THE FERRIE FILES
ONLY once in the seven previous World Cups has a European side claimed the Webb Ellis Trophy, but despite the fact they are hosts, the team in question, England, now face a struggle just to reach the knockout stages of the current one.
Given the level of interest so far, it would be bad for the tournament, as for any major competition, to see the home nation eliminated early.
It would also be a first, because no host World Cup has ever been without a host nation at the semi-final stage.
In 1987 both New Zealand and Australia got that far, with the All Blacks winning the tournament; in 1991 we had that Scotland-England semi-final; in 1995 the Springboks went the distance at their first attempt; in 1999, with the old five nations sharing the duties in their final year before becoming six, France got in among the Southern Hemisphere big three, shocking the All Blacks in the semis; in 2003 Australia lost the extra-time final to England; in 2007 France avoided the potential embarrassment of exiting their own tournament on foreign soil by shocking the All Blacks once more in a quarter-final in Cardiff; and in 2011 the All Blacks again prevailed in Auckland.
In fairness, even immediately after their defeat by Wales at the weekend, which meant they now face a do-or-die encounter with current Southern Hemisphere champions Australia, the bookies have not yet lost faith in England, continuing to make them second favourites. While it is a truism to say they are rarely wrong, however, that says more about betting patterns than it necessarily does about expert views and the prospect of so many loyal Englishmen having continued to back the team even after the mistakes made against Wales may do their team no favours when they return to Twickenham. Partisanship is one element, but the prospect of Englishmen losing their money to foreign visitors is quite another.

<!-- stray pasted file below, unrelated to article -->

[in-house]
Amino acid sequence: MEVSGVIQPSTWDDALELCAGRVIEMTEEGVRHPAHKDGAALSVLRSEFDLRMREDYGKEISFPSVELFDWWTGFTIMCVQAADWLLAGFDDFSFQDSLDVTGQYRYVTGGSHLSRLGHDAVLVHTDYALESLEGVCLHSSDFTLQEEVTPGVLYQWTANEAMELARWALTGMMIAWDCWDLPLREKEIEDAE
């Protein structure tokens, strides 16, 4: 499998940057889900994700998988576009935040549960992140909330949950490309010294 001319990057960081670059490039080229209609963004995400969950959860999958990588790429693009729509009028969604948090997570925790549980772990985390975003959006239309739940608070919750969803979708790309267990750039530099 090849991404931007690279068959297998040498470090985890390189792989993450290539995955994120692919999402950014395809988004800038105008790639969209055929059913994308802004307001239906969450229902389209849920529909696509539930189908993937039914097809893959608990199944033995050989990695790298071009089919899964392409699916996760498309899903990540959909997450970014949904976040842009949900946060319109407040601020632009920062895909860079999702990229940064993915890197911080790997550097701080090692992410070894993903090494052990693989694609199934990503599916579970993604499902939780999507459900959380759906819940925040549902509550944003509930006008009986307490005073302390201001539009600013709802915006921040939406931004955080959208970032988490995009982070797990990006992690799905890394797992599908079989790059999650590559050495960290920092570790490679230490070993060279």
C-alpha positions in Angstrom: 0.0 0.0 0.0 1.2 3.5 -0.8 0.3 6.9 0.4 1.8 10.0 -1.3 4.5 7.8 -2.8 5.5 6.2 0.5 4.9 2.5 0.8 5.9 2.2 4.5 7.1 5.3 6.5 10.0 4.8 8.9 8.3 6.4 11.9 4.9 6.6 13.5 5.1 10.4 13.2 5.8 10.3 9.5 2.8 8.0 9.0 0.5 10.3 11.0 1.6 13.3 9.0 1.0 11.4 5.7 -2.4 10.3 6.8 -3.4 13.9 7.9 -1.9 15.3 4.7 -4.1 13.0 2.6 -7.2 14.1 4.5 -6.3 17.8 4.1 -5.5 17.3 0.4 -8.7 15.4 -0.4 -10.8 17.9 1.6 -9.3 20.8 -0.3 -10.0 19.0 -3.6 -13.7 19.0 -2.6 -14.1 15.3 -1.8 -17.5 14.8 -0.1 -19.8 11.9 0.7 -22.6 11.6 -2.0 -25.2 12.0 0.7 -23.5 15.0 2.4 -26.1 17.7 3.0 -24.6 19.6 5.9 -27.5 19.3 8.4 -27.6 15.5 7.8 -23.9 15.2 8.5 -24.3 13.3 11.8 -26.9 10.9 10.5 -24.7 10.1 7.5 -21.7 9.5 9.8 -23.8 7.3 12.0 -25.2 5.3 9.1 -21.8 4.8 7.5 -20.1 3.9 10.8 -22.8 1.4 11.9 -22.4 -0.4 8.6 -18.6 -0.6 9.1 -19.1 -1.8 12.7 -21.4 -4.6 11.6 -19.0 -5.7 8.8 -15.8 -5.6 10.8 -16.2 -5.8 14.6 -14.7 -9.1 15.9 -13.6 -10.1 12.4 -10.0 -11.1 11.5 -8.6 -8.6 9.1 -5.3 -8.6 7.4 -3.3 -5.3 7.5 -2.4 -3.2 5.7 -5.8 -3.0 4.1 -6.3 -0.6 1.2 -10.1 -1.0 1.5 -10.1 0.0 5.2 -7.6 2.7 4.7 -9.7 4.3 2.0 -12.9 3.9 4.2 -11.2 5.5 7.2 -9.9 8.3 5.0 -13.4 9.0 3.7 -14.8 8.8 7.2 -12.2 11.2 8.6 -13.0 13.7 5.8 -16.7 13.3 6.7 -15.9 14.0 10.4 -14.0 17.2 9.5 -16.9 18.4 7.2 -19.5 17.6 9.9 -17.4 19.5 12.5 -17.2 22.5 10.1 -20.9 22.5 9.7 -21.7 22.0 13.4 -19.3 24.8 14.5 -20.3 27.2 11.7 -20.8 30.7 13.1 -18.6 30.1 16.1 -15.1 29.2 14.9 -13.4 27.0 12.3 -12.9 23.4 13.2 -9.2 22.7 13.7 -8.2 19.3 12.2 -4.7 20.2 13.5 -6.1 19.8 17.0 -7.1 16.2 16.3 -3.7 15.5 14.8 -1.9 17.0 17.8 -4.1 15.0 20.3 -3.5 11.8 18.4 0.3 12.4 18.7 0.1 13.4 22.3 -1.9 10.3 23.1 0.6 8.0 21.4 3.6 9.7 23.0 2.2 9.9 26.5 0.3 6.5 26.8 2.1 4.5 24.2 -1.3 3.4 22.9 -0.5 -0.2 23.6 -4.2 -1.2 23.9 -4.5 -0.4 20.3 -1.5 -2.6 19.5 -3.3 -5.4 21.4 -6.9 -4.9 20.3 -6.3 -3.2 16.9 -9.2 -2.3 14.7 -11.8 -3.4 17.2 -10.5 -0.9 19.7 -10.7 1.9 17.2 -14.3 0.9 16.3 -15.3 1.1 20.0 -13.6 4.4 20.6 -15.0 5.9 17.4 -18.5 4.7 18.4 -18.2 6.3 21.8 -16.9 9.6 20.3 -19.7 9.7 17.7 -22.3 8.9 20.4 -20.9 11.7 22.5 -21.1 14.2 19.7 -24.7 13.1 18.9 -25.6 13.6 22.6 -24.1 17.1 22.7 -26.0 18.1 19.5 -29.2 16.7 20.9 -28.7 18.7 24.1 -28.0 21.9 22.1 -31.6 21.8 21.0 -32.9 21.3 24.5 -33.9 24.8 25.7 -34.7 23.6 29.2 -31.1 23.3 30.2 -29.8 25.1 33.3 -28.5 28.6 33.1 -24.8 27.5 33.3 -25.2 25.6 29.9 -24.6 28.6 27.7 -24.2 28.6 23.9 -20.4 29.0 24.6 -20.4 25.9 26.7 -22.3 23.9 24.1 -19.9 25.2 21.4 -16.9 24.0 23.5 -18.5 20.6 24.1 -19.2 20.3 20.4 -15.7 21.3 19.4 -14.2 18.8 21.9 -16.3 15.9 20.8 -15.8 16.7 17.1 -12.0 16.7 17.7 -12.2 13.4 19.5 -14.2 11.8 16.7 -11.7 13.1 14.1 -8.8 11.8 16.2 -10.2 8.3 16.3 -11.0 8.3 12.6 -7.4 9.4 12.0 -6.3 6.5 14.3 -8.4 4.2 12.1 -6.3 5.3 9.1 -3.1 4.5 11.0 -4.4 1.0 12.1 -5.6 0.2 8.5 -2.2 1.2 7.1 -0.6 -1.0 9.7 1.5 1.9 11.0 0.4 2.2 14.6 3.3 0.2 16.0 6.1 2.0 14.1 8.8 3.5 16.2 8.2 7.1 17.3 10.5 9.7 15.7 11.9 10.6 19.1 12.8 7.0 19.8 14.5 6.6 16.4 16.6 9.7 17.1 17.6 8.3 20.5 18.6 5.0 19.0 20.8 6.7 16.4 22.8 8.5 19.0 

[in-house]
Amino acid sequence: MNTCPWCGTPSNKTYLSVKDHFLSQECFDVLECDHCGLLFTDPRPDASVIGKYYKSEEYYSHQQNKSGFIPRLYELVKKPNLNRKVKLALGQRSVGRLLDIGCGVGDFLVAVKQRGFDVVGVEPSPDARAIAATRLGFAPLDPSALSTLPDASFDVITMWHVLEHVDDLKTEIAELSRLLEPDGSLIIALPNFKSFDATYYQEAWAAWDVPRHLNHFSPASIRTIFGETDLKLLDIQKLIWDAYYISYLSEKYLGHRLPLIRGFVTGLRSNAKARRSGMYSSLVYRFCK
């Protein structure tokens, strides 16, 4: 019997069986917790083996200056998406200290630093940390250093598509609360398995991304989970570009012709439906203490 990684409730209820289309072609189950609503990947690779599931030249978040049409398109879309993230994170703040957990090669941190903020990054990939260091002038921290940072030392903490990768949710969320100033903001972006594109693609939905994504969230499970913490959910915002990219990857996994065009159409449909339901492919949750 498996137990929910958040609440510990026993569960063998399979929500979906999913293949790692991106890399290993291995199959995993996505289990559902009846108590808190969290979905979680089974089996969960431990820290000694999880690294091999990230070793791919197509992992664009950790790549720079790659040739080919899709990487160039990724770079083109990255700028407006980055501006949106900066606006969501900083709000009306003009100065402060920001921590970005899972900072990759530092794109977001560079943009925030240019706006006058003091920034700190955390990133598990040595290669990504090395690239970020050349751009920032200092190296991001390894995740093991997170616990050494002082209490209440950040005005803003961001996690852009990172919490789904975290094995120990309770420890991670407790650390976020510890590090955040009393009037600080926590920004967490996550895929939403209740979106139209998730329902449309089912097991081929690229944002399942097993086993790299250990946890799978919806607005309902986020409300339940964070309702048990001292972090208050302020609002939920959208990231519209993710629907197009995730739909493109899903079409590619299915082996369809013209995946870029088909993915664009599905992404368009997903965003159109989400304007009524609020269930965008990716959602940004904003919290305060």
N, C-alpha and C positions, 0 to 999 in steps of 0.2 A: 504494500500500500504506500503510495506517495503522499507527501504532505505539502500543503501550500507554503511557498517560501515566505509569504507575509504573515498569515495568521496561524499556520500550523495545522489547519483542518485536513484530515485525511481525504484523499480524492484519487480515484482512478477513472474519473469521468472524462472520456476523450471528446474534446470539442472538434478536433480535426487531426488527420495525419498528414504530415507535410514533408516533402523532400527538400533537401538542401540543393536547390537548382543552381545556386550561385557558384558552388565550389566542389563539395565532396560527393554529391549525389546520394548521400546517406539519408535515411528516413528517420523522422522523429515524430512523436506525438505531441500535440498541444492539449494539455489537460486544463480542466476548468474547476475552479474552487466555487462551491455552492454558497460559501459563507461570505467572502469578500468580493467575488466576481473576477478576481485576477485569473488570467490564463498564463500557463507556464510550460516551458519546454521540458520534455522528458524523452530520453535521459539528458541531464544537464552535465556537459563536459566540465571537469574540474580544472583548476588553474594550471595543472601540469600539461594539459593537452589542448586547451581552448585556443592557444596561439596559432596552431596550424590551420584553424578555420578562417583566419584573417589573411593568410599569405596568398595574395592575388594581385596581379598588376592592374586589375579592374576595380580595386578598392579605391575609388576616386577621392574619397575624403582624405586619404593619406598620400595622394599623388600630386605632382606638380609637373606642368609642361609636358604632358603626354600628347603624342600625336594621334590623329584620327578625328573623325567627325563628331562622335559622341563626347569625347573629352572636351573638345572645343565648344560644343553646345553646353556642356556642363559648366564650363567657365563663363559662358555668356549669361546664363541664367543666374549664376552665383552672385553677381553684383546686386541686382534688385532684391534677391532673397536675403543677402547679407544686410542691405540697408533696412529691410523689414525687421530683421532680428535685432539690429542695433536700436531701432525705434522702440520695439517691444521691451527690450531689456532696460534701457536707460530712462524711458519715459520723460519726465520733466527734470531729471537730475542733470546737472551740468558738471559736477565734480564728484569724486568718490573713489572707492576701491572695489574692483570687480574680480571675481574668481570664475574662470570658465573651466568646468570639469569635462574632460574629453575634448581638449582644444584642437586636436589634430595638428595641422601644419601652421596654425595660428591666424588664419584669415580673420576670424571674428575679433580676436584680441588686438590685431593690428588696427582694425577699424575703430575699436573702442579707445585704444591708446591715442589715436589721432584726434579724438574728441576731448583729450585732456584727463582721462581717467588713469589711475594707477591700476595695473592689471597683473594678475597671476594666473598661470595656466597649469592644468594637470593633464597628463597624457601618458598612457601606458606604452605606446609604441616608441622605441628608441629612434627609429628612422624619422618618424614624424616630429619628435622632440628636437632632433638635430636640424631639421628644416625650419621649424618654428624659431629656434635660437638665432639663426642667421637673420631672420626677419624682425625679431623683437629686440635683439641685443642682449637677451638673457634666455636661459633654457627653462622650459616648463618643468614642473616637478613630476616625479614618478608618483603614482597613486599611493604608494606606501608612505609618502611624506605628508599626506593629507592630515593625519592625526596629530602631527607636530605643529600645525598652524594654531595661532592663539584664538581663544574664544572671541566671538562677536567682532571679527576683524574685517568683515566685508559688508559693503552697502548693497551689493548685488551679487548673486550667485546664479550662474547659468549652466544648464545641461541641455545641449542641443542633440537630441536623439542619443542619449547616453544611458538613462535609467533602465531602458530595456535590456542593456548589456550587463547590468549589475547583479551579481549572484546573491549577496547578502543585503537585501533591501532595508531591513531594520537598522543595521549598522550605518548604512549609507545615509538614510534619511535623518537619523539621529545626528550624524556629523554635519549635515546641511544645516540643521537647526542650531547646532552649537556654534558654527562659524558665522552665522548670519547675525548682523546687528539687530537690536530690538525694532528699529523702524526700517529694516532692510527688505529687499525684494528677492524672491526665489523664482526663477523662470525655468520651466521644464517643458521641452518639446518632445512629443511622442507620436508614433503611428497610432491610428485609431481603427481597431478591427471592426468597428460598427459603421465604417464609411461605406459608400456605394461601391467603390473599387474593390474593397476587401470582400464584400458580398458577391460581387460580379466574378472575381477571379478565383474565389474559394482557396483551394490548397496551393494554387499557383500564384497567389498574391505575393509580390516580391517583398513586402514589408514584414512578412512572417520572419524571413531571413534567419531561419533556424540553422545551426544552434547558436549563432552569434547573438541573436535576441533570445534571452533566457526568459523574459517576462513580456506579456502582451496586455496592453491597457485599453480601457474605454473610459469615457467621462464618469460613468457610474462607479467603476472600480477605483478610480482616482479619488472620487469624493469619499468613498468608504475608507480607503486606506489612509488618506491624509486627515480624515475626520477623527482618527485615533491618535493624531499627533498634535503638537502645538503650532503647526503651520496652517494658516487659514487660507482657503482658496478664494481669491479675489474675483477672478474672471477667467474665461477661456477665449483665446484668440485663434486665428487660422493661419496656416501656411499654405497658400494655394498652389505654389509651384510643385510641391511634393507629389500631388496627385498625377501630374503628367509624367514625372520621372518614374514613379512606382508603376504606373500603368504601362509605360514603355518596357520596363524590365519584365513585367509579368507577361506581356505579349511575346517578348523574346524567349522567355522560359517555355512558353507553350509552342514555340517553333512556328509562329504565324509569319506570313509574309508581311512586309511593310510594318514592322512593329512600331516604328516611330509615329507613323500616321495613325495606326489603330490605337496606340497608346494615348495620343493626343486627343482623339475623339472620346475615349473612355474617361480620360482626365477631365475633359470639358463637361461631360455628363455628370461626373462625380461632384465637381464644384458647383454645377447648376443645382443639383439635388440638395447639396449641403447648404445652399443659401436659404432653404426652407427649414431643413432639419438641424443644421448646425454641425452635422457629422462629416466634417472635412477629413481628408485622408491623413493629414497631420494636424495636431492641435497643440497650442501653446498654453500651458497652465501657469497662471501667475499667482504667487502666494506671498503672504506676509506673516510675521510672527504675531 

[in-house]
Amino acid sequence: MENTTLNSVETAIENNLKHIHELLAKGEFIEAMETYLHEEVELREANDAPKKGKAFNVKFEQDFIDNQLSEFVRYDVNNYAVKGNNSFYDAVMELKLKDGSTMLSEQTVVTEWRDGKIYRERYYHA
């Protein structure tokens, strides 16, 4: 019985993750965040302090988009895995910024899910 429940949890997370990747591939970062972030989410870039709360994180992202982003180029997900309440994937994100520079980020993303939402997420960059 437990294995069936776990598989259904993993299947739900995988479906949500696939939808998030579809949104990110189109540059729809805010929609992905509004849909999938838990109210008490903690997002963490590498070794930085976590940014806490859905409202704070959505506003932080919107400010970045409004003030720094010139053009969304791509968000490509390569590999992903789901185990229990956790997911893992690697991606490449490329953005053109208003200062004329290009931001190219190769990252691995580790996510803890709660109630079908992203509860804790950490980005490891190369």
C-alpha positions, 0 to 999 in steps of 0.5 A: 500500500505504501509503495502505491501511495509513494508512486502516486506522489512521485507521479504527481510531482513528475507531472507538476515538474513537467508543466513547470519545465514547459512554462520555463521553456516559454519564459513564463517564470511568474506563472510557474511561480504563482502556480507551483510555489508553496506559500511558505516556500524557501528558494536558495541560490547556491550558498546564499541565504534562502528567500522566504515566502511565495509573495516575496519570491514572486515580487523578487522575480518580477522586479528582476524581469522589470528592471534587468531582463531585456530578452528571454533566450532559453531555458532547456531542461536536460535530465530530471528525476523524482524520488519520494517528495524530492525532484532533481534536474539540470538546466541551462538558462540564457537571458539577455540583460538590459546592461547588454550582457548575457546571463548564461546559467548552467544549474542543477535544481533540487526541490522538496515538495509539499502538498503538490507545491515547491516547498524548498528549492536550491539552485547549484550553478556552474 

Which brings us to the question of immigration and just how beneficial it could prove to be for these World Cup organisers should England fail to get through. For all that there have been upsets, it looks like the traditional contenders will be there or thereabouts come the knockout stages, with the Southern Hemisphere big three and three of the Home Unions likely to fill three-quarters of the quarter-final slots, with France and Argentina also well positioned.
Even the most rabid of right wingers are unlikely to complain about the prospect of increased queues at Calais generated by free-spending French rugby supporters, while there is no shortage of Aussies, Kiwis, South Africans, Scots or Welsh in England.
However Sunday’s evidence was that if any team is positioned to take over as surrogate hosts it must be the once reviled Irish.
Many can still recall the objectionable signs “No dogs, no blacks, no Irish” on premises in London and the tension generated by ‘the troubles’ prolonged an uneasy relationship between Irish immigrants and English authorities. There was, though, not the slightest sign of anyone clad in green being the least bit unwelcome at the hostelries surrounding English sport’s most famous venue on Sunday.
The Wembley Arch was lit green in their honour as a record World Cup crowd assembled for one of the tournament’s least competitive matches. It was an impressive show of support by those with Irish connections and offered an indication of what might be expected if, having traditionally disappointed at World Cups, they can reach the semi-finals for the first time.
If England go out on Saturday, how curious it will be, then, in these referendum-dominated times, that the standard bearers for home hopes may become the European champions who normally play their home games in the capital of a country that opted out of being part of the UK a century ago.
AND ANOTHER THING . . .
IS the glass half empty or is it half full? Ireland and Scotland are the only two teams in the World Cup to have accrued full points from their opening matches, but Ireland and Scotland are the only two of international rugby’s original big eight to have played the bottom two seeds in their pools.
The way supporters react to the situation is almost like a social experiment in being Celtic. As Scots anxiously assess just how good the Samoans were in defeat to the Springboks and whether the two time champions are now anywhere close to getting back to their formidable best, in Ireland there is only confidence of progress and of topping Pool D as they prepare to take on Six Nations rivals France and Italy in their remaining games.
HOME FROM HOME: The Irish support have made Wembley their own